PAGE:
The importance of local talk radio

Fri Nov 21 20:57:20 EST 2008

If you look into it, though, I think you will find that, almost
coincident with the call letter and format flips, WNAC/WRKO changed
its day pattern. It had been DA-1 with the same pattern that WLAW had
used full-time before RKO-General bought the 680 license. It became
DA-2 with different day and night patterns. The new day pattern (still
in use) has a minor lobe to the west-southwest (equivalent to maybe 8
kW ND if memory serves), which greatly improved the daytime signal in
what is now known as MetroWest and should also have made a noticeable
improvement back then in daytime reception in Fitchburg and

Dan Strassberg (
eFax 1-707-215-6367

----- Original Message ----- 
From: "Doug Drown" <>
To: "Laurence Glavin" <>; "Scott Fybush"
<>; "Don A" <>
Cc: "Boston Radio Group" <>
Sent: Friday, November 21, 2008 6:03 PM
Subject: Re: The importance of local talk radio

> In my home area (Gardner-Fitchburg), WBZ has always had, by far, the
> dominant AM signal from Boston.
> When I was a kid growing up in the '60s, WNAC came in reasonably
> well during the day, but no one listened to it.  Then came 1967 and
> the big call letter-and-format switch.  It was as though 680 had
> never before existed and suddenly everyone discovered it.  WRKO blew
> 'BZ out of the water in a matter of weeks.
> . . . But, forty years later, you still can't get it after dark in
> Fitchburg!
> -Doug
> ----- Original Message ----- 
> From: "Laurence Glavin" <>
> To: "Scott Fybush" <>; "Don A"
> <>
> Cc: "Boston Radio Group"
> <>
> Sent: Friday, November 21, 2008 3:56 PM
> Subject: Re: The importance of local talk radio
>>----- Original Message -----
>>From: "Scott Fybush"
>>To: "Don A"
>>Cc: "Boston Radio Group"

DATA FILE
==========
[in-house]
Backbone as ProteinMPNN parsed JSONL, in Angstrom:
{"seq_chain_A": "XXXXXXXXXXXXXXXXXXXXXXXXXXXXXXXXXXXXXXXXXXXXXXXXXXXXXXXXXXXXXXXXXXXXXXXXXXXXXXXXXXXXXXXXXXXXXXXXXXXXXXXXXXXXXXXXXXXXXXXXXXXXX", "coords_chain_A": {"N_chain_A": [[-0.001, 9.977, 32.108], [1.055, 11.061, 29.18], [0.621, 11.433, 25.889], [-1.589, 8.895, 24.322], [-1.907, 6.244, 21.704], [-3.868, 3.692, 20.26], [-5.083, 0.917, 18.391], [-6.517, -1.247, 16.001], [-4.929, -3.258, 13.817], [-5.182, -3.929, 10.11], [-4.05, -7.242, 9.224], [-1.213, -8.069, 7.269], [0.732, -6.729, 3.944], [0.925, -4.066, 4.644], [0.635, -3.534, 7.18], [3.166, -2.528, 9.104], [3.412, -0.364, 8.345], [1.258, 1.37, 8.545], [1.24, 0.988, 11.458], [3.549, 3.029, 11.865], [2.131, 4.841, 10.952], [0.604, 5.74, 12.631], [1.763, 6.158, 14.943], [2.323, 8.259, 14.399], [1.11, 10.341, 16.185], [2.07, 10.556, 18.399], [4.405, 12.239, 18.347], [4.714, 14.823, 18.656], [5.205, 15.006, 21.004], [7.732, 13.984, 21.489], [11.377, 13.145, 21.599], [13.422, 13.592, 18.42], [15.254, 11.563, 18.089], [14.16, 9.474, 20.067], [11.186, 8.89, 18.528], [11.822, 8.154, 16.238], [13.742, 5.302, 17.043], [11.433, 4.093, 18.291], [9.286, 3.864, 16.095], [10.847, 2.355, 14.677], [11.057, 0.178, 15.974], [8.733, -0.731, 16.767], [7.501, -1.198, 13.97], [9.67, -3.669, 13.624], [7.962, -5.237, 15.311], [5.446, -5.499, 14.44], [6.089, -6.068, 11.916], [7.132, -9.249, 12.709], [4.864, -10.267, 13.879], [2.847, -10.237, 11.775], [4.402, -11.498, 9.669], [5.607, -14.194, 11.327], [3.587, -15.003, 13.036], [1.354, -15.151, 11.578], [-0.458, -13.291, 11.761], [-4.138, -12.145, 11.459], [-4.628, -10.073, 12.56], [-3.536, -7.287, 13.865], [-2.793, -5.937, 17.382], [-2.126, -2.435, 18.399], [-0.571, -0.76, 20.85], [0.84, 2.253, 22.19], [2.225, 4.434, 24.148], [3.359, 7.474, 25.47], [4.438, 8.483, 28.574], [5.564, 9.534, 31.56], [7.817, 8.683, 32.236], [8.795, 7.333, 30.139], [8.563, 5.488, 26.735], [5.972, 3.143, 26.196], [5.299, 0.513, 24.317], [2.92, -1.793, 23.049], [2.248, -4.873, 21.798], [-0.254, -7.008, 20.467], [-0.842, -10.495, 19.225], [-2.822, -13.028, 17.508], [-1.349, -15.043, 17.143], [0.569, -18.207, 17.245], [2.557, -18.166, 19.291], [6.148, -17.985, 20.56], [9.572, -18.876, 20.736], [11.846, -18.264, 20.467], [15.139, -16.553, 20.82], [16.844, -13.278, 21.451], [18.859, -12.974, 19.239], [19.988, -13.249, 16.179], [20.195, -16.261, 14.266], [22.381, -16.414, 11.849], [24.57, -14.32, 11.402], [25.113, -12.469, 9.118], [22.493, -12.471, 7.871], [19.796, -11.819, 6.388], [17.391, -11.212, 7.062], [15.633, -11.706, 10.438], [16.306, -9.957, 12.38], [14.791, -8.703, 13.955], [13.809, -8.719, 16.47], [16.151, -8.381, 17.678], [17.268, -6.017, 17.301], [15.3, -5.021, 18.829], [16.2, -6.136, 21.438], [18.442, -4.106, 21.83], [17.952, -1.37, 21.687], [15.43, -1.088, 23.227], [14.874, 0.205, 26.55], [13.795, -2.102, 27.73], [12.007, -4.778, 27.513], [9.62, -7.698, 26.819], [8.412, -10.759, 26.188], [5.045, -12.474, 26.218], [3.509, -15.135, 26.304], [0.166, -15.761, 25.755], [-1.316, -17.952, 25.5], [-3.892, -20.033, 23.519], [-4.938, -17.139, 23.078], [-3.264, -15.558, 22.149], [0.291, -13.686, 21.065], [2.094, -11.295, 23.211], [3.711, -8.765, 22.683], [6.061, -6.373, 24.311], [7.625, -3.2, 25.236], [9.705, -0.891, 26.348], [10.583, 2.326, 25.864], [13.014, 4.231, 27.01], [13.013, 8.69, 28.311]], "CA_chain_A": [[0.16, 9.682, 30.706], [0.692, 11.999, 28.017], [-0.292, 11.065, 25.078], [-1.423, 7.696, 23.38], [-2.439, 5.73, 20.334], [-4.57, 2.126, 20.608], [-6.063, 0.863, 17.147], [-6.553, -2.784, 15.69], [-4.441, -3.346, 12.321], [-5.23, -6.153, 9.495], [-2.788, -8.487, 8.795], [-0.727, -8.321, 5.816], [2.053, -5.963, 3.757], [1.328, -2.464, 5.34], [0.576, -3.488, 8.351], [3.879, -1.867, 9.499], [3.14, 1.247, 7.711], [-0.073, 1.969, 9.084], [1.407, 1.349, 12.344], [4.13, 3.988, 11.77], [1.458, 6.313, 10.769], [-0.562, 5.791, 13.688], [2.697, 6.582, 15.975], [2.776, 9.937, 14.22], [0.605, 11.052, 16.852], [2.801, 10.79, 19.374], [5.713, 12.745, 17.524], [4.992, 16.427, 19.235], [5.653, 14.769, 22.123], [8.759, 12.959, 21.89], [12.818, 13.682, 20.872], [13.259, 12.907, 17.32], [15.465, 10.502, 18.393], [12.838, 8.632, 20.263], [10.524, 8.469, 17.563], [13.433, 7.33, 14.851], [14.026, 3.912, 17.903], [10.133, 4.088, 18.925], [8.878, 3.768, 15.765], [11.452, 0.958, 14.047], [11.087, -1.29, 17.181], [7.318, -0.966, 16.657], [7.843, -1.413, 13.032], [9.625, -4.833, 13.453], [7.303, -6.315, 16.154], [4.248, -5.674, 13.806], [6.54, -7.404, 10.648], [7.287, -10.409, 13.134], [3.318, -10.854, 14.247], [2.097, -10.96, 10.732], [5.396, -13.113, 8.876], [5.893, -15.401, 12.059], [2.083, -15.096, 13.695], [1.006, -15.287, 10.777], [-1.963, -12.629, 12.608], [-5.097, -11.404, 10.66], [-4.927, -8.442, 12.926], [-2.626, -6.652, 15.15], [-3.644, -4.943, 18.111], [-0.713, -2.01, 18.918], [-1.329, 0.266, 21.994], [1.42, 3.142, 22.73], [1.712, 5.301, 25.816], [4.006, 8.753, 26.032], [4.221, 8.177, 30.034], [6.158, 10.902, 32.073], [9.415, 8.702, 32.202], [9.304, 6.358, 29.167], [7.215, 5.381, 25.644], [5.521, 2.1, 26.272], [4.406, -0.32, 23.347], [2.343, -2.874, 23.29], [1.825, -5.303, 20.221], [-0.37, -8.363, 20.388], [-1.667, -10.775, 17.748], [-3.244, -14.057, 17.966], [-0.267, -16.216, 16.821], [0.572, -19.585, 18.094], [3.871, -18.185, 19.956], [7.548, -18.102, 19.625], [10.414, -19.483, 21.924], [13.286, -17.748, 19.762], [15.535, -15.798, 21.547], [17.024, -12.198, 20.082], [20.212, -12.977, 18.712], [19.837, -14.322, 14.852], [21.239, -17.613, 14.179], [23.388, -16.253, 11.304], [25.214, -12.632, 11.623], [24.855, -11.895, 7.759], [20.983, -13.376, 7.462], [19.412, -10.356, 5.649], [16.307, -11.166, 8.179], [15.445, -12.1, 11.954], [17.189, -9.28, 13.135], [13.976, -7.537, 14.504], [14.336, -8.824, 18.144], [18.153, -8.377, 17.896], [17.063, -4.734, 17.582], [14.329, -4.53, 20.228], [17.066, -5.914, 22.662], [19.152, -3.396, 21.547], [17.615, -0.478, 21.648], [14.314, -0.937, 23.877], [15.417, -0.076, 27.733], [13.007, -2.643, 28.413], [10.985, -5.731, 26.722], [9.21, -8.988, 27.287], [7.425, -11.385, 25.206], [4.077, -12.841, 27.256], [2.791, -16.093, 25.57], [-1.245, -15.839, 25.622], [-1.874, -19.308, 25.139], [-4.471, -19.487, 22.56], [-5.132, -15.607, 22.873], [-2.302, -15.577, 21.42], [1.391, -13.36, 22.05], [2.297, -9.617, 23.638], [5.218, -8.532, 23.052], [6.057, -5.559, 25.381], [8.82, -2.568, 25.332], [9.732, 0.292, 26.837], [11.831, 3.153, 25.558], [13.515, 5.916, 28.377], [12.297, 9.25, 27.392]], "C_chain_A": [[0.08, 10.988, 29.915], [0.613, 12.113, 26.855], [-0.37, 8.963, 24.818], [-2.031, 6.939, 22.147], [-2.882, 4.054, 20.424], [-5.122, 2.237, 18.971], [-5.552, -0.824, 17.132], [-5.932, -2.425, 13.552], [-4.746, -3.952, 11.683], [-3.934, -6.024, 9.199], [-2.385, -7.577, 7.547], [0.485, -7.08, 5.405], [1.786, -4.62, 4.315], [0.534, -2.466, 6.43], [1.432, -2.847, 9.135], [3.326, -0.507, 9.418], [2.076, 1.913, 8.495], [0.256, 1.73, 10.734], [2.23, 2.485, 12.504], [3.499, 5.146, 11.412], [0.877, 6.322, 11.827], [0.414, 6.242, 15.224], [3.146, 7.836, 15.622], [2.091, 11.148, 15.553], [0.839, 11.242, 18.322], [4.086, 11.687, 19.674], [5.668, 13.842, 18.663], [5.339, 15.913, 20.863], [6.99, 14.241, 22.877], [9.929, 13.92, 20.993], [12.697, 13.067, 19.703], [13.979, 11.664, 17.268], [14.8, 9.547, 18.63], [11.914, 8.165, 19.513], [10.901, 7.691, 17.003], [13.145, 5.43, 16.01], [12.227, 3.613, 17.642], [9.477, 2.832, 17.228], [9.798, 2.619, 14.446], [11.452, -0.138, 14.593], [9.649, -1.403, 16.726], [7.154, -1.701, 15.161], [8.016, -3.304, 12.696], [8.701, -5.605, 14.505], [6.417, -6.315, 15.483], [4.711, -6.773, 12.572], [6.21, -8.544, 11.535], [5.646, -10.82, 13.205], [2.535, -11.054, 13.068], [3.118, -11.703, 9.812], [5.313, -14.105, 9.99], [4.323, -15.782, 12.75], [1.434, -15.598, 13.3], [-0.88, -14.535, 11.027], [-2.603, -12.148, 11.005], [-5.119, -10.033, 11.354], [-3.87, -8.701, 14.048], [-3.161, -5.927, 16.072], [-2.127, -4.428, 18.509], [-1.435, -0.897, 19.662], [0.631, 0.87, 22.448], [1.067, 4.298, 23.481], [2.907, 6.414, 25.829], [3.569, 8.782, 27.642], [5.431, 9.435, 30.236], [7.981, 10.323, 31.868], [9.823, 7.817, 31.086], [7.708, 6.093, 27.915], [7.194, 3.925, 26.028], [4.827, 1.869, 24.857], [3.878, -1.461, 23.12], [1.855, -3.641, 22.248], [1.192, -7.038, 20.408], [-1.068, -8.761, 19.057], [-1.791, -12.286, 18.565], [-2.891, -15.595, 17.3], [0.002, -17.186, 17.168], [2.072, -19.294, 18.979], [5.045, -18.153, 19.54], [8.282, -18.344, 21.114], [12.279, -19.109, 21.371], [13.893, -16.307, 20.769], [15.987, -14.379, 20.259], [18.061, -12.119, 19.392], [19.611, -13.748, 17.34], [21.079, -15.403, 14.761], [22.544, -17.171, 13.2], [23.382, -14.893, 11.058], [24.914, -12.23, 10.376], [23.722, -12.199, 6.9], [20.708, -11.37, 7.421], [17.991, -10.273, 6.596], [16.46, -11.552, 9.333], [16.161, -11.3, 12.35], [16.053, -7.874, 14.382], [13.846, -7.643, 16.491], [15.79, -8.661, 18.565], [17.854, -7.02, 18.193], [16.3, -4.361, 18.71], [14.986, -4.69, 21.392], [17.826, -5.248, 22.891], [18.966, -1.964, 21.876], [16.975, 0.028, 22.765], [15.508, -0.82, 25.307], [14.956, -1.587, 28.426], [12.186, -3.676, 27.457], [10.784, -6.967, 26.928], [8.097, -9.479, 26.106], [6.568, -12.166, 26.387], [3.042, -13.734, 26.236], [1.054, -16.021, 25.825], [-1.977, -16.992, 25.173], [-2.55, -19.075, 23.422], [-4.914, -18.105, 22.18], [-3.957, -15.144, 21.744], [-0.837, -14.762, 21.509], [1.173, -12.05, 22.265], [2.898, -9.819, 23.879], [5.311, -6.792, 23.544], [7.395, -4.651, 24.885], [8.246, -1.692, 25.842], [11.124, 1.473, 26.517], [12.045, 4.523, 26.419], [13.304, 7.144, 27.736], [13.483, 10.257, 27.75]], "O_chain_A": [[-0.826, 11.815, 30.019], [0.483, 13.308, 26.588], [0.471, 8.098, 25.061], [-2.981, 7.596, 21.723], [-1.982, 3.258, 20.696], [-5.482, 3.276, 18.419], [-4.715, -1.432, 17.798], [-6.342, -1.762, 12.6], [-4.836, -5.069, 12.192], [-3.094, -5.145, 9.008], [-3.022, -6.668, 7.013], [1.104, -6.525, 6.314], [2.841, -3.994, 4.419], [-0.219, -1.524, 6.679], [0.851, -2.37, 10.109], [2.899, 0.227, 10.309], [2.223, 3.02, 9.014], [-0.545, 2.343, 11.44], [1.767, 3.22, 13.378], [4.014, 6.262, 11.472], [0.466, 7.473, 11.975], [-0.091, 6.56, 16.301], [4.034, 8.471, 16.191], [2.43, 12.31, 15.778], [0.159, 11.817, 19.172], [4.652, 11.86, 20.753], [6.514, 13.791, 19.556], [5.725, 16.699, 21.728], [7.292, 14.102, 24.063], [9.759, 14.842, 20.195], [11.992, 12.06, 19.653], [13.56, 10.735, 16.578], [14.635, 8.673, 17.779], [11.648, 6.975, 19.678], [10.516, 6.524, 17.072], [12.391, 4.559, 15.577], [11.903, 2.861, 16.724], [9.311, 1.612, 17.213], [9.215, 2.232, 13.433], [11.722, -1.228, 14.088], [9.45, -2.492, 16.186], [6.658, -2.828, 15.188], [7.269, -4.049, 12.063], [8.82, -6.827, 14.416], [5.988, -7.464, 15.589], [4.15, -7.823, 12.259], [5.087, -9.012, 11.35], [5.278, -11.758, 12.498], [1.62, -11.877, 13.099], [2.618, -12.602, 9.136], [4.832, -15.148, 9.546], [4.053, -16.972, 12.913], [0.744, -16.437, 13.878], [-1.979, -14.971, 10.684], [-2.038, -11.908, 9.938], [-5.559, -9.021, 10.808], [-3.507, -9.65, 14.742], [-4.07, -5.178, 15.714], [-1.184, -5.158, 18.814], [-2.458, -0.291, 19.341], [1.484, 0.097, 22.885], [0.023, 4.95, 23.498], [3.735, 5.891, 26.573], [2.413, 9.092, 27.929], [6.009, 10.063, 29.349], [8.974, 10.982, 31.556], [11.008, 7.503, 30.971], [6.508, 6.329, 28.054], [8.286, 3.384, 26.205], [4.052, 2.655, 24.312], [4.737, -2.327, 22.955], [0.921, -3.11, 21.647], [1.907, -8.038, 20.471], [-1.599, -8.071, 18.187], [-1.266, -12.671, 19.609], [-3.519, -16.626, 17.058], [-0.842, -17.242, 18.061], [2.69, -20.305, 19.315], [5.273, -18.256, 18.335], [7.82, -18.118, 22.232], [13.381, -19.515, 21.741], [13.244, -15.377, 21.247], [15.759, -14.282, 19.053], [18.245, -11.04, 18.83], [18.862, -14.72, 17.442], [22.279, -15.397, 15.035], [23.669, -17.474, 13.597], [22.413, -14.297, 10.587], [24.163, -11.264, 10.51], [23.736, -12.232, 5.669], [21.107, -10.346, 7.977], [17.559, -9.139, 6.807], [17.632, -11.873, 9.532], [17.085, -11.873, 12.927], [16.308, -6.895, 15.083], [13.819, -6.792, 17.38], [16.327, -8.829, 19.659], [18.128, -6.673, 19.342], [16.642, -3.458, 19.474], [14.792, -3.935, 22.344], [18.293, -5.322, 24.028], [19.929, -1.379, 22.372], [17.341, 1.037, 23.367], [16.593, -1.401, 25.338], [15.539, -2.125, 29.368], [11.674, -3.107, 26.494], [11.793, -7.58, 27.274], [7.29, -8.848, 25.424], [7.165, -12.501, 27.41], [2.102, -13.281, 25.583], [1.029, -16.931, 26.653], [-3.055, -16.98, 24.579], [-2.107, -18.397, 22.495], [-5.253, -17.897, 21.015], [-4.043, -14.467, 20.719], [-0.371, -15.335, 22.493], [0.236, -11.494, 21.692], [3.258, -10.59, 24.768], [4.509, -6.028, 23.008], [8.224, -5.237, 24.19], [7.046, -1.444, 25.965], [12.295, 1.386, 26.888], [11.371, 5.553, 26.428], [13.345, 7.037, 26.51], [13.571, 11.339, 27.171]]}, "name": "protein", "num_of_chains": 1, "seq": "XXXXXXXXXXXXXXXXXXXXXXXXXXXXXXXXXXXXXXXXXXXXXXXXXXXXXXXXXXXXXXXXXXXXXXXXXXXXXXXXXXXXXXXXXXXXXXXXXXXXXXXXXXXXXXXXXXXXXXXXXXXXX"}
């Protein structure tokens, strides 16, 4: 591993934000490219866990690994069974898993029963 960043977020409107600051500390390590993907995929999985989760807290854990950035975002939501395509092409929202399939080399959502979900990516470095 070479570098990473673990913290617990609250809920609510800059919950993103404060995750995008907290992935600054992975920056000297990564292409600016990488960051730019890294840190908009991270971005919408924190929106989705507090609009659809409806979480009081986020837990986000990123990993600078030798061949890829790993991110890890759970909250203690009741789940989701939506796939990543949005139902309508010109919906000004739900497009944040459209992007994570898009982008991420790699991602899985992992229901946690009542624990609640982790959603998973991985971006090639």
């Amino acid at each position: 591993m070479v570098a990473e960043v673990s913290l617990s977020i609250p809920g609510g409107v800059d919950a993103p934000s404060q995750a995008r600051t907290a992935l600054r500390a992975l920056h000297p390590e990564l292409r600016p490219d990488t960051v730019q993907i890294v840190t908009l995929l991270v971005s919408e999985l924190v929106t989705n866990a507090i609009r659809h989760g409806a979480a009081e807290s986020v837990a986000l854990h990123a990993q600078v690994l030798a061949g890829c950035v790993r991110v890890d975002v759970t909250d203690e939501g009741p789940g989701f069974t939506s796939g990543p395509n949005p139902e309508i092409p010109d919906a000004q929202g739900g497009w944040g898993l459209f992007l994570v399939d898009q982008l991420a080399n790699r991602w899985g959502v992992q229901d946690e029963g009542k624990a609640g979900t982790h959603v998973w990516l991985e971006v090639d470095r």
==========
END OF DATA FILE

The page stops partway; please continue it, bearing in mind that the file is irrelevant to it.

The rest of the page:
>>Subject: Re: The importance of local talk radio
>>Date: Fri, 21 Nov 2008 15:36:26 -0500
>> Old timers like me rememver when WNAC and WRKO were touted at one
>> time for their great signal.
>> 50 Big Cookies! Jerry Williams would say.
>> In my opinion, it is the 2nd best signal on the AM dial.
>> Now, it seems, all I hear are people (not only us radio geeks,
>> but hosts as well!) complain about the holes in WRKO's signal.
>>It's still the same signal it was in 1953 - but the market it's
>>trying to cover has changed rather dramatically.
>>I'm pretty sure the advertisers in 1960 or even 1970 didn't care
>>much about reaching Westborough or Ashland.
> On one occasion when I was a guest on "Let's Talk About Radio", Bob
> Bitner mentioned (before we started taping) that he once owned a
> map of Metro Boston showing the population density of the landscape.
> The color code showed that an OVERWHELMING percentage of the
> denizens
> of Greater Boston lived close to the coast.  Boston's population at
> the
> time was just over 800,000, and Cambridge and Somerville had 100,000
> +
> residents each.  That why WEEI 590, WNAC 680, WHDH 850, WCOP 1150,
> WVDA 1260 and WMEX 1510 (the major full-time signals at the time)
> seemingly cared only about hitting this area.  I often wondered
> about
> what  the owners and managers of businesses that advertised on
> Boston stations
> thought, when, if they lived in the western suburbs, a reasonable
> assumption since such people would have been affluent enough to live
> in Wellesley,
> Dover, Westwood and so forth, after they realized these signals were
> hard to get where
> they lived!  The sales reps must have used maps like the one
> described above
> to assure these people that their messages were reaching the
> intended population
> centers.
> -- 
> Be Yourself @!
> Choose From 200+ Email Addresses
> Get a Free Account at

More information about the Boston-Radio-Interest mailing list